🛰 A tiny JavaScript modular architecture library
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README.md

TinyCore.js

No Maintenance Intended

Overview

TinyCore is a lightweight library that provides you a modular JavaScript architecture to create scalable, maintainable and fully tested web applications.

Main sources of inspiration :

"Scalable JavaScript Application Architecture", by Nicholas C. Zakas.

"Patterns For Large-Scale JavaScript Application Architecture", by Addy Osmani.

"The secret to building large apps is never build large apps. Break your applications into small pieces. Then, assemble those testable, bite-sized pieces into your big application" - Justin Meyer, author JavaScriptMVC.

Online demo : A simple todo list application. More demos in the "src/demos" folder.

Features

  • Around 3Kb minified, less than 1Kb gzipped
  • Extensible (currently 4 extensions exist)
  • Supports unit testing of the modules, with an extension dedicated to the Jasmine framework
  • Supports async modules loading using the Asynchronous Module Definition format and require.js
  • Works under IE8+, Safari 5.1, Opera 12, latest Chrome and Firefox
  • MIT-licensed

Benefits

  • Decoupled application architecture
  • Divide & conquer : each module implements only a functionality or a small set of functionalities
  • Modules are independent : change/removal/failure of one does not affect the others
  • Reusability : modules can be reused across a number of different applications
  • Testing : modules can be tested individually both inside and outside of the application

Usage

Include TinyCore.js :

	<script type="text/javascript" src="TinyCore.js"></script>

This will give you access to the global variable TinyCore and its components :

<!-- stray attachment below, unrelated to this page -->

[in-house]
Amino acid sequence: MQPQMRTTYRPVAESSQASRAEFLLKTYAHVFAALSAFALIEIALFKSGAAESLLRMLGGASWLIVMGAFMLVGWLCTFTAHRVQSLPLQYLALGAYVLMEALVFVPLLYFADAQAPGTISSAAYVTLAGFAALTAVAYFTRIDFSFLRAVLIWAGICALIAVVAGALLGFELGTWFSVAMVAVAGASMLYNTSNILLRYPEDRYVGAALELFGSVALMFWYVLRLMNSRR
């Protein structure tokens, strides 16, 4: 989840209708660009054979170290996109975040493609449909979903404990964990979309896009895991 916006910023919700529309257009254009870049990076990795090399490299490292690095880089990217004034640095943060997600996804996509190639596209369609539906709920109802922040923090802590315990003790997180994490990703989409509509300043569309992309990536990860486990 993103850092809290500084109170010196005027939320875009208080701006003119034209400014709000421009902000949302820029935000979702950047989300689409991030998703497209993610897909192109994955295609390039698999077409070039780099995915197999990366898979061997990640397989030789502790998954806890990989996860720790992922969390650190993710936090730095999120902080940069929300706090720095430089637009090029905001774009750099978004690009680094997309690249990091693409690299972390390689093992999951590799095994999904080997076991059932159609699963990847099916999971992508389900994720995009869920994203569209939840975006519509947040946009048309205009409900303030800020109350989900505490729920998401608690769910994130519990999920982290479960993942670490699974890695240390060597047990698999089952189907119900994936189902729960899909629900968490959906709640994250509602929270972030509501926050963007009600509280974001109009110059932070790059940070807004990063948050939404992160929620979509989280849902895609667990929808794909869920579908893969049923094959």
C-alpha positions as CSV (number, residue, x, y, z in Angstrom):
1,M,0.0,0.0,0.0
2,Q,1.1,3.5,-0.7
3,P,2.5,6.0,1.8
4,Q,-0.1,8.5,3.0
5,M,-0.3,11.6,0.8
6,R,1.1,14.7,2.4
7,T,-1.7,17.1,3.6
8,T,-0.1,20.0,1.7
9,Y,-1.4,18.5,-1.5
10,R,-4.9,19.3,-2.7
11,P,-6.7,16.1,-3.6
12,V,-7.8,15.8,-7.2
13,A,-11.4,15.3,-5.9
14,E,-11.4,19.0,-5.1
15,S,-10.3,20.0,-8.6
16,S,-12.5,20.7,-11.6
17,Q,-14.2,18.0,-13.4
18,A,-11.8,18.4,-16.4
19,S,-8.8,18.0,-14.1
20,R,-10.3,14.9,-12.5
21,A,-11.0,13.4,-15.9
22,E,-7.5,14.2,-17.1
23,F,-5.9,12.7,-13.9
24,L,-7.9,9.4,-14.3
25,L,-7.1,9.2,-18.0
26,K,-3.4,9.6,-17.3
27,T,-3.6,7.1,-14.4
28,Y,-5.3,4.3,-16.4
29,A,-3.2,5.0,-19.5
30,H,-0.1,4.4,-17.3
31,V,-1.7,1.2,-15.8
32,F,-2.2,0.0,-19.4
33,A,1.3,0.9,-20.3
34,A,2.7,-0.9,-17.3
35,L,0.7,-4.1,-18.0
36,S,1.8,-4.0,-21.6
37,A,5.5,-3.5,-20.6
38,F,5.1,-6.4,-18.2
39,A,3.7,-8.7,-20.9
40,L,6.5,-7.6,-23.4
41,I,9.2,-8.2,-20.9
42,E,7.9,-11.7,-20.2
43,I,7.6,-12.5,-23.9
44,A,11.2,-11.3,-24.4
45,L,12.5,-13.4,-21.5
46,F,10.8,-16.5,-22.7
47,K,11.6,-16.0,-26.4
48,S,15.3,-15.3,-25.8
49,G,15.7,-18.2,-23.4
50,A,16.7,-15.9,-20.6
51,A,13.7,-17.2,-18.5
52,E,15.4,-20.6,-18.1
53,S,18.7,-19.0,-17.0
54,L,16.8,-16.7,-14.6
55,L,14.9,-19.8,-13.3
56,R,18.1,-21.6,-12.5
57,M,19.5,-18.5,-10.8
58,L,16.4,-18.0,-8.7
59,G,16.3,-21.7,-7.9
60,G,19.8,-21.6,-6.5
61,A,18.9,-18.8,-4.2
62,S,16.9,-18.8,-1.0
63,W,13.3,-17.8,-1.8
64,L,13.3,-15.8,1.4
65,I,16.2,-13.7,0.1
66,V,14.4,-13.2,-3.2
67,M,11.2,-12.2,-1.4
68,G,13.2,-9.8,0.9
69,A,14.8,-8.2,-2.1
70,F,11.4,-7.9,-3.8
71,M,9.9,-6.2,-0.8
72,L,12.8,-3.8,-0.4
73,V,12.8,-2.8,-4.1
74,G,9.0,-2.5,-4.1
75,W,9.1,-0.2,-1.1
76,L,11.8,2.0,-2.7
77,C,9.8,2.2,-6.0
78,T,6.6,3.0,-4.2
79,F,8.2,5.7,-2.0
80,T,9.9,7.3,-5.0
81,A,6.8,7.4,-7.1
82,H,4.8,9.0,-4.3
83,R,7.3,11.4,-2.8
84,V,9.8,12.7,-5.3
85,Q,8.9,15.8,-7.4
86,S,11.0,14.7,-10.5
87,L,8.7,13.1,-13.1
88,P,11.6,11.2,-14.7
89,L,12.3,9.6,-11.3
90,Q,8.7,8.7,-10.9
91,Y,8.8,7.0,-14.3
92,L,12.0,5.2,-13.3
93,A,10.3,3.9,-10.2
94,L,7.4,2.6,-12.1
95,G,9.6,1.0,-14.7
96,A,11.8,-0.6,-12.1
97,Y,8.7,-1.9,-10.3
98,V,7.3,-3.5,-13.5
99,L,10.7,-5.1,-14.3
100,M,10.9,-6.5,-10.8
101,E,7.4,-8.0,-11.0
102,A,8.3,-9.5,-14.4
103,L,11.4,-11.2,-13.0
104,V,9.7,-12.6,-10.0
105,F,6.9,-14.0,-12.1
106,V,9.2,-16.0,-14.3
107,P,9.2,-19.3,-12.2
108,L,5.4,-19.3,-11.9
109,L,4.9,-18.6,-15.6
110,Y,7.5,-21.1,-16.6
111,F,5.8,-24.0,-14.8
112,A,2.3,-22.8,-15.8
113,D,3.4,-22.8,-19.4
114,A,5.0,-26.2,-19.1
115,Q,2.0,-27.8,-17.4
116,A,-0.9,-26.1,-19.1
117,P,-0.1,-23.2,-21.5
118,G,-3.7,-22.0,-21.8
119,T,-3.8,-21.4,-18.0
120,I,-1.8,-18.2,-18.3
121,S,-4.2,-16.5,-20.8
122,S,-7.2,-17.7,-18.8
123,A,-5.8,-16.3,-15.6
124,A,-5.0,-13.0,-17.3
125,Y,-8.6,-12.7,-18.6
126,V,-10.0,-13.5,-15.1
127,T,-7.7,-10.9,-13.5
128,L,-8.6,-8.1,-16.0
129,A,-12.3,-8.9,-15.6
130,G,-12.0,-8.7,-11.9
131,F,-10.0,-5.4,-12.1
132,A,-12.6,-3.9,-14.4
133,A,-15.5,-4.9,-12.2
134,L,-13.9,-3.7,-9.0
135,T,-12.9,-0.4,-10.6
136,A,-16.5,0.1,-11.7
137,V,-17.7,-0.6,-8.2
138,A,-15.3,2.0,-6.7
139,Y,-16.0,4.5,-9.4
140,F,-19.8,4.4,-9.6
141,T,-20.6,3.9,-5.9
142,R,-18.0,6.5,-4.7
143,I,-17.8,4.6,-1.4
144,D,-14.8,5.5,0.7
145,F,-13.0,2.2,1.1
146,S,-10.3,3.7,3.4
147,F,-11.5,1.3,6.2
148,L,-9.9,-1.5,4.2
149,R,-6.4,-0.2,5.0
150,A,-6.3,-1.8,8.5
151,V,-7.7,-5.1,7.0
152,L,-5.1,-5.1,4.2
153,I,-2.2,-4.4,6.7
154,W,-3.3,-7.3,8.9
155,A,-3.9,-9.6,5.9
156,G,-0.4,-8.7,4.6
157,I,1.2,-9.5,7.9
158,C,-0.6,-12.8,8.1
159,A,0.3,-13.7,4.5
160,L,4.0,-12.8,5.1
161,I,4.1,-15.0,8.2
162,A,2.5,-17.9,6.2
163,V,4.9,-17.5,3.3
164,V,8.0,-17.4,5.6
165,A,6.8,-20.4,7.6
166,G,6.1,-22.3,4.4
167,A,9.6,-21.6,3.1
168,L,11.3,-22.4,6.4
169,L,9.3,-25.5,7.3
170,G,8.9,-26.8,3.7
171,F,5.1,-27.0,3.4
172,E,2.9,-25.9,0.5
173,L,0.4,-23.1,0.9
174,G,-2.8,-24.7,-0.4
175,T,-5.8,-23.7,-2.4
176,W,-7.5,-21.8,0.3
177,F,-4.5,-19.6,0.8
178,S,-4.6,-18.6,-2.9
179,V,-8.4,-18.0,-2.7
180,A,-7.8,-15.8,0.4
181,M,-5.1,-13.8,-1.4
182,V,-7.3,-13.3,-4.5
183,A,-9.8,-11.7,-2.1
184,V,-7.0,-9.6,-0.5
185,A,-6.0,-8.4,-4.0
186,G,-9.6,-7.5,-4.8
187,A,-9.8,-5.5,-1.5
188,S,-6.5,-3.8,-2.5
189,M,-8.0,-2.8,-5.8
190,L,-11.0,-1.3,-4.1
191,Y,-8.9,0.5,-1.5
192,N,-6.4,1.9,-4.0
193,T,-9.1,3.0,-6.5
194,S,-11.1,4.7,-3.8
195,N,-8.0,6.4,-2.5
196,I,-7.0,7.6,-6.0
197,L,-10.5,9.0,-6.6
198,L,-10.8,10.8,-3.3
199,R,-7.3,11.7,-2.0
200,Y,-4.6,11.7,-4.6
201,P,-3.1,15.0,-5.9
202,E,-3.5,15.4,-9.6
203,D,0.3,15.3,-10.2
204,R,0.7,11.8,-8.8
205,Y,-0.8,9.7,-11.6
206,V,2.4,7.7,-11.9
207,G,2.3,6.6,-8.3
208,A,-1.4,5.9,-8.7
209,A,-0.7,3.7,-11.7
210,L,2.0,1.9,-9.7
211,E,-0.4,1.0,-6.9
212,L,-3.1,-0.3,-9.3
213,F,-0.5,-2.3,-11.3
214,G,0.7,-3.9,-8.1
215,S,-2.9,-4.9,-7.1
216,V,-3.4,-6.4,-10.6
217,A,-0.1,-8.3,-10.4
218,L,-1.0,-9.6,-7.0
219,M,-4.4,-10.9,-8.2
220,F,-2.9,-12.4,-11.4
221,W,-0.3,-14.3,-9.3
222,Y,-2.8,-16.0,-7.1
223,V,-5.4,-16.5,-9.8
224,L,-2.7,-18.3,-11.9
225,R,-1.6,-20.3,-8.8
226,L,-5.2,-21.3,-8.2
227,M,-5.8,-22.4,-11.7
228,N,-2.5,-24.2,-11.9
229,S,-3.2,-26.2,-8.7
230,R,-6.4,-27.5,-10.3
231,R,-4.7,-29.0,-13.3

• TinyCore.Module
  • TinyCore.Toolbox
  • TinyCore.Utils
  • TinyCore.Error

Description

We do not follow exactly the original idea from Nicholas Zakas. We use dependency injection to provide the modules the tools they need to perform their job. Instead of having a single sandbox object with a lot of methods, a module defines explicitly the tools it needs. The mediator, that provides a way of communication for the modules, is one of the default tools that has already been implemented (located in the "tools/mediator" folder).

Let's cover the following topics :

A. Modules : how to define a module, how to manage modules life cycles?

B. Toolbox : how to register tools that can help the modules do their job?

C. Utils : what is the set of existing utils?

D. Error and debugMode : how errors can be reported/logged?

A. Modules

A web application module is an independent unit of functionality in the page (HTML+CSS+JS) that creates a meaningful user experience.

Key concepts :

  • Loose coupling : any single module should be able to live on its own. Changes/removal of one module do not affect the others.
  • Each module has its own sandbox and needs to stay in it. The sandbox provides all the module needs to perform its job. In our case, the sandbox is not a single object. The sandbox is composed of a collection of objects that can be requested by the module, using dependency injection.

The modules are managed by the TinyCore.Module object. It can define, starts, stops or retrieve them.

TinyCore.Module API

TinyCore.Module.define( moduleName, toolsNames, creatorFunction )
TinyCore.Module.start( moduleName, startData )
TinyCore.Module.stop( moduleName, stopAndDestroy )